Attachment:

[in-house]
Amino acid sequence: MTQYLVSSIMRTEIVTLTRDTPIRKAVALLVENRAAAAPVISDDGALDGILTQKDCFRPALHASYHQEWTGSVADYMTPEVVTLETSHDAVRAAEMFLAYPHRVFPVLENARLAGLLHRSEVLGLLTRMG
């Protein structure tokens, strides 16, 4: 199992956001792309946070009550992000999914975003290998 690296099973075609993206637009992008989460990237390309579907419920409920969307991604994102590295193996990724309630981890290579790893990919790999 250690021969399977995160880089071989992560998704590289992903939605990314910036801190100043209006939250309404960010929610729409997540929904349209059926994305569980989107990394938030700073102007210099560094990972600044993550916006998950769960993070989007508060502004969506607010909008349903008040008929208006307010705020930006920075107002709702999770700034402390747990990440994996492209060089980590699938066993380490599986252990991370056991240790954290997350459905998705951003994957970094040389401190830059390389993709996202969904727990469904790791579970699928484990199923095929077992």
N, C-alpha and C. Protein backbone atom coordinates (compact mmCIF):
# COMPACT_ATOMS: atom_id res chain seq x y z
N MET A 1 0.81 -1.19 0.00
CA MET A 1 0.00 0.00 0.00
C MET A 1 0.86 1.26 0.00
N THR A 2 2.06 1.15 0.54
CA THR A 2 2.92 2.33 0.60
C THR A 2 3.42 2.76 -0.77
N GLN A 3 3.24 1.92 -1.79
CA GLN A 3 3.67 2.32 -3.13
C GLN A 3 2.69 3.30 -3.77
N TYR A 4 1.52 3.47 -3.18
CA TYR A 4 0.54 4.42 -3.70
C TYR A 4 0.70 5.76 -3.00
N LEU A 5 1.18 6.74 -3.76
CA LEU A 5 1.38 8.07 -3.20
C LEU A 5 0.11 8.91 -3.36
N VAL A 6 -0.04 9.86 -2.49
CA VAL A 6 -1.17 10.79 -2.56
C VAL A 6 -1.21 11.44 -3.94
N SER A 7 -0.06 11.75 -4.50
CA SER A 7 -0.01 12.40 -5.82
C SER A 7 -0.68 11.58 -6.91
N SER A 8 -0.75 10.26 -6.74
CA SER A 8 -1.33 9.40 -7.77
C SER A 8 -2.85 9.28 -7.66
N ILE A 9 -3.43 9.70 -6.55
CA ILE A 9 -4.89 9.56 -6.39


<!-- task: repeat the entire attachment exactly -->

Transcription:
[in-house]
Amino acid sequence: MTQYLVSSIMRTEIVTLTRDTPIRKAVALLVENRAAAAPVISDDGALDGILTQKDCFRPALHASYHQEWTGSVADYMTPEVVTLETSHDAVRAAEMFLAYPHRVFPVLENARLAGLLHRSEVLGLLTRMG
């Protein structure tokens, strides 16, 4: 199992956001792309946070009550992000999914975003290998 690296099973075609993206637009992008989460990237390309579907419920409920969307991604994102590295193996990724309630981890290579790893990919790999 250690021969399977995160880089071989992560998704590289992903939605990314910036801190100043209006939250309404960010929610729409997540929904349209059926994305569980989107990394938030700073102007210099560094990972600044993550916006998950769960993070989007508060502004969506607010909008349903008040008929208006307010705020930006920075107002709702999770700034402390747990990440994996492209060089980590699938066993380490599986252990991370056991240790954290997350459905998705951003994957970094040389401190830059390389993709996202969904727990469904790791579970699928484990199923095929077992």
N, C-alpha and C. Protein backbone atom coordinates (compact mmCIF):
# COMPACT_ATOMS: atom_id res chain seq x y z
N MET A 1 0.81 -1.19 0.00
CA MET A 1 0.00 0.00 0.00
C MET A 1 0.86 1.26 0.00
N THR A 2 2.06 1.15 0.54
CA THR A 2 2.92 2.33 0.60
C THR A 2 3.42 2.76 -0.77
N GLN A 3 3.24 1.92 -1.79
CA GLN A 3 3.67 2.32 -3.13
C GLN A 3 2.69 3.30 -3.77
N TYR A 4 1.52 3.47 -3.18
CA TYR A 4 0.54 4.42 -3.70
C TYR A 4 0.70 5.76 -3.00
N LEU A 5 1.18 6.74 -3.76
CA LEU A 5 1.38 8.07 -3.20
C LEU A 5 0.11 8.91 -3.36
N VAL A 6 -0.04 9.86 -2.49
CA VAL A 6 -1.17 10.79 -2.56
C VAL A 6 -1.21 11.44 -3.94
N SER A 7 -0.06 11.75 -4.50
CA SER A 7 -0.01 12.40 -5.82
C SER A 7 -0.68 11.58 -6.91
N SER A 8 -0.75 10.26 -6.74
CA SER A 8 -1.33 9.40 -7.77
C SER A 8 -2.85 9.28 -7.66
N ILE A 9 -3.43 9.70 -6.55
CA ILE A 9 -4.89 9.56 -6.39